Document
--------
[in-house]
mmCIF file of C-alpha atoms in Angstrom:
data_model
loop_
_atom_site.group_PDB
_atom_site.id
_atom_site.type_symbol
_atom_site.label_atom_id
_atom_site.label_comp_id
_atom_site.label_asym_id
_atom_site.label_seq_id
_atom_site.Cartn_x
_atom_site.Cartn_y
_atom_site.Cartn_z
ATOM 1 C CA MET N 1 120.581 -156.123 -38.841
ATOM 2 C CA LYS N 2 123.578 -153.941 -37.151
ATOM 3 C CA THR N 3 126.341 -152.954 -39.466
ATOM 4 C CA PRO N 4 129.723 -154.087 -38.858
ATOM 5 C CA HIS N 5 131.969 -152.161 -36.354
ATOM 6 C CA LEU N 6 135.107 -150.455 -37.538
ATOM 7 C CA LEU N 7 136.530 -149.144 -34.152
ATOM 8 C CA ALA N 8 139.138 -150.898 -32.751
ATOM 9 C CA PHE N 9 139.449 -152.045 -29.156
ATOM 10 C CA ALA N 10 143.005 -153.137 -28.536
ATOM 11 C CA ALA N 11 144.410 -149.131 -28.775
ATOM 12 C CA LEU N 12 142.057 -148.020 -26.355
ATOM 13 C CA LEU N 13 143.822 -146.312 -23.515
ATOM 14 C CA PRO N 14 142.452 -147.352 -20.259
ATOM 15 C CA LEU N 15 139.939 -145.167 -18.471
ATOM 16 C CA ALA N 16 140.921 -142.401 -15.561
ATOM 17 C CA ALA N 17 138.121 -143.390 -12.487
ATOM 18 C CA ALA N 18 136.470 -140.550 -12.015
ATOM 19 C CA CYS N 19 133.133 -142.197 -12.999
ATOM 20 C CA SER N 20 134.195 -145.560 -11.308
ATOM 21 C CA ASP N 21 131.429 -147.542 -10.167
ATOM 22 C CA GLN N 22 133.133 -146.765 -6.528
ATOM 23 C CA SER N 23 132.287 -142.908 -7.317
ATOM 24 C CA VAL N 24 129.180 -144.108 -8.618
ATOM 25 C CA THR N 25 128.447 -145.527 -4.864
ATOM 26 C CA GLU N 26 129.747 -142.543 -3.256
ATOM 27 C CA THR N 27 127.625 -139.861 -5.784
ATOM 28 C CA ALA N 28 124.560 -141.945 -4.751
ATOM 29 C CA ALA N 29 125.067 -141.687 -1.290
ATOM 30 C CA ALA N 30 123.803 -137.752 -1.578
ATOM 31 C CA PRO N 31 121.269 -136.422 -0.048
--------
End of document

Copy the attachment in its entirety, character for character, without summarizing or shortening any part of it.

[in-house]
mmCIF file of C-alpha atoms in Angstrom:
data_model
loop_
_atom_site.group_PDB
_atom_site.id
_atom_site.type_symbol
_atom_site.label_atom_id
_atom_site.label_comp_id
_atom_site.label_asym_id
_atom_site.label_seq_id
_atom_site.Cartn_x
_atom_site.Cartn_y
_atom_site.Cartn_z
ATOM 1 C CA MET N 1 120.581 -156.123 -38.841
ATOM 2 C CA LYS N 2 123.578 -153.941 -37.151
ATOM 3 C CA THR N 3 126.341 -152.954 -39.466
ATOM 4 C CA PRO N 4 129.723 -154.087 -38.858
ATOM 5 C CA HIS N 5 131.969 -152.161 -36.354
ATOM 6 C CA LEU N 6 135.107 -150.455 -37.538
ATOM 7 C CA LEU N 7 136.530 -149.144 -34.152
ATOM 8 C CA ALA N 8 139.138 -150.898 -32.751
ATOM 9 C CA PHE N 9 139.449 -152.045 -29.156
ATOM 10 C CA ALA N 10 143.005 -153.137 -28.536
ATOM 11 C CA ALA N 11 144.410 -149.131 -28.775
ATOM 12 C CA LEU N 12 142.057 -148.020 -26.355
ATOM 13 C CA LEU N 13 143.822 -146.312 -23.515
ATOM 14 C CA PRO N 14 142.452 -147.352 -20.259
ATOM 15 C CA LEU N 15 139.939 -145.167 -18.471
ATOM 16 C CA ALA N 16 140.921 -142.401 -15.561
ATOM 17 C CA ALA N 17 138.121 -143.390 -12.487
ATOM 18 C CA ALA N 18 136.470 -140.550 -12.015
ATOM 19 C CA CYS N 19 133.133 -142.197 -12.999
ATOM 20 C CA SER N 20 134.195 -145.560 -11.308
ATOM 21 C CA ASP N 21 131.429 -147.542 -10.167
ATOM 22 C CA GLN N 22 133.133 -146.765 -6.528
ATOM 23 C CA SER N 23 132.287 -142.908 -7.317
ATOM 24 C CA VAL N 24 129.180 -144.108 -8.618
ATOM 25 C CA THR N 25 128.447 -145.527 -4.864
ATOM 26 C CA GLU N 26 129.747 -142.543 -3.256
ATOM 27 C CA THR N 27 127.625 -139.861 -5.784
ATOM 28 C CA ALA N 28 124.560 -141.945 -4.751
ATOM 29 C CA ALA N 29 125.067 -141.687 -1.290
ATOM 30 C CA ALA N 30 123.803 -137.752 -1.578
ATOM 31 C CA PRO N 31 121.269 -136.422 -0.048